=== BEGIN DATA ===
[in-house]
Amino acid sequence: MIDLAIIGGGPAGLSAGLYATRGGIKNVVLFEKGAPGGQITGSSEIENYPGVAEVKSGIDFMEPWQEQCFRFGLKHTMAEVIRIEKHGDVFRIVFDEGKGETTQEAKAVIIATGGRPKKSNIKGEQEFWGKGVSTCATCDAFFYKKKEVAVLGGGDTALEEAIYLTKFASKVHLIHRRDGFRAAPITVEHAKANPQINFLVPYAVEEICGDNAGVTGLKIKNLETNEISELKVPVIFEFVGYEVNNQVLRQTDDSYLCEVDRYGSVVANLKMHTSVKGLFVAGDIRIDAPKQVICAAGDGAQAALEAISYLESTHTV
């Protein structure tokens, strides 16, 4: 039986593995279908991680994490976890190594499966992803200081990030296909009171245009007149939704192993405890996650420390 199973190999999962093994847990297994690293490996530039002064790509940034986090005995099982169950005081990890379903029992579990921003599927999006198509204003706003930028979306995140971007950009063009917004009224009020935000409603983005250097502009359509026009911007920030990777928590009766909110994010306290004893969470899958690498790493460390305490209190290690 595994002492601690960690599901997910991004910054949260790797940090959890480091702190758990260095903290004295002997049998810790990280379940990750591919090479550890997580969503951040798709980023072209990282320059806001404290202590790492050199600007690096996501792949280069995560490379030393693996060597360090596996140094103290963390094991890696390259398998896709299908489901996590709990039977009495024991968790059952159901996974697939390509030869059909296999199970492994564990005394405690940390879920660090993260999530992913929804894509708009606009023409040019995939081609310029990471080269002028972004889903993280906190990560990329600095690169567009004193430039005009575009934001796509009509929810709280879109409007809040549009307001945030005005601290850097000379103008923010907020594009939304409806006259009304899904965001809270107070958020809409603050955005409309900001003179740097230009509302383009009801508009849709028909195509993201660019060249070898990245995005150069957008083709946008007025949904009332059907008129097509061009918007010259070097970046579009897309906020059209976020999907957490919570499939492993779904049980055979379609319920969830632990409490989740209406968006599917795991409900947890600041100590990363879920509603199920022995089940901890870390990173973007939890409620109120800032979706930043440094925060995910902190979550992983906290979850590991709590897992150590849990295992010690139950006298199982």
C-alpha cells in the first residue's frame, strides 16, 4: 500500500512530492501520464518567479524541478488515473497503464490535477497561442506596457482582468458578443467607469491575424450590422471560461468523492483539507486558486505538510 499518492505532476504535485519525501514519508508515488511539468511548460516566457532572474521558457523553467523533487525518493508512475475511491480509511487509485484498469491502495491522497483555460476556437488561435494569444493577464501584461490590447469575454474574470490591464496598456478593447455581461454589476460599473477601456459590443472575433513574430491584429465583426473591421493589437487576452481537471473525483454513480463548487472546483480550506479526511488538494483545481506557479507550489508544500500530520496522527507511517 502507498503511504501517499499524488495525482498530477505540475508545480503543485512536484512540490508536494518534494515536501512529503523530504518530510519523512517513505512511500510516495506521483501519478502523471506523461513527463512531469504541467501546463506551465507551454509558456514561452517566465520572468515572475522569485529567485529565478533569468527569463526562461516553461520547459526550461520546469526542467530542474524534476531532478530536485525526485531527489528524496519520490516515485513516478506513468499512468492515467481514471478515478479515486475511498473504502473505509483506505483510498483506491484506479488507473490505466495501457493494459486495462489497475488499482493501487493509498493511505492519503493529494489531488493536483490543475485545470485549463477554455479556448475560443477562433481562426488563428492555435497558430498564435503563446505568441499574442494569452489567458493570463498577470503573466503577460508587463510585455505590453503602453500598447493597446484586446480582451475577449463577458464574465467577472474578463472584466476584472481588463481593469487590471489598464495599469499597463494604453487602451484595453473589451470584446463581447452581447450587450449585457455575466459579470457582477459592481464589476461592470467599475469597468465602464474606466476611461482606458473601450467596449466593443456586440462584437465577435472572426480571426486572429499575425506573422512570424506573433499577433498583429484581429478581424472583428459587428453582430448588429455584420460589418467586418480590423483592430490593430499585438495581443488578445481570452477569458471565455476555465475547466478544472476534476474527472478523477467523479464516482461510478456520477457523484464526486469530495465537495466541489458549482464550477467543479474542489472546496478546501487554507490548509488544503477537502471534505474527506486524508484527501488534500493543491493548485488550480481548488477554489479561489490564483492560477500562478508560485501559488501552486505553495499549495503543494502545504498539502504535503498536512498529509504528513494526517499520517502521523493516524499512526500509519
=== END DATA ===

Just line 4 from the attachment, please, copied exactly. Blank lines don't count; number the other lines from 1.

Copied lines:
C-alpha cells in the first residue's frame, strides 16, 4: 500500500512530492501520464518567479524541478488515473497503464490535477497561442506596457482582468458578443467607469491575424450590422471560461468523492483539507486558486505538510 499518492505532476504535485519525501514519508508515488511539468511548460516566457532572474521558457523553467523533487525518493508512475475511491480509511487509485484498469491502495491522497483555460476556437488561435494569444493577464501584461490590447469575454474574470490591464496598456478593447455581461454589476460599473477601456459590443472575433513574430491584429465583426473591421493589437487576452481537471473525483454513480463548487472546483480550506479526511488538494483545481506557479507550489508544500500530520496522527507511517 502507498503511504501517499499524488495525482498530477505540475508545480503543485512536484512540490508536494518534494515536501512529503523530504518530510519523512517513505512511500510516495506521483501519478502523471506523461513527463512531469504541467501546463506551465507551454509558456514561452517566465520572468515572475522569485529567485529565478533569468527569463526562461516553461520547459526550461520546469526542467530542474524534476531532478530536485525526485531527489528524496519520490516515485513516478506513468499512468492515467481514471478515478479515486475511498473504502473505509483506505483510498483506491484506479488507473490505466495501457493494459486495462489497475488499482493501487493509498493511505492519503493529494489531488493536483490543475485545470485549463477554455479556448475560443477562433481562426488563428492555435497558430498564435503563446505568441499574442494569452489567458493570463498577470503573466503577460508587463510585455505590453503602453500598447493597446484586446480582451475577449463577458464574465467577472474578463472584466476584472481588463481593469487590471489598464495599469499597463494604453487602451484595453473589451470584446463581447452581447450587450449585457455575466459579470457582477459592481464589476461592470467599475469597468465602464474606466476611461482606458473601450467596449466593443456586440462584437465577435472572426480571426486572429499575425506573422512570424506573433499577433498583429484581429478581424472583428459587428453582430448588429455584420460589418467586418480590423483592430490593430499585438495581443488578445481570452477569458471565455476555465475547466478544472476534476474527472478523477467523479464516482461510478456520477457523484464526486469530495465537495466541489458549482464550477467543479474542489472546496478546501487554507490548509488544503477537502471534505474527506486524508484527501488534500493543491493548485488550480481548488477554489479561489490564483492560477500562478508560485501559488501552486505553495499549495503543494502545504498539502504535503498536512498529509504528513494526517499520517502521523493516524499512526500509519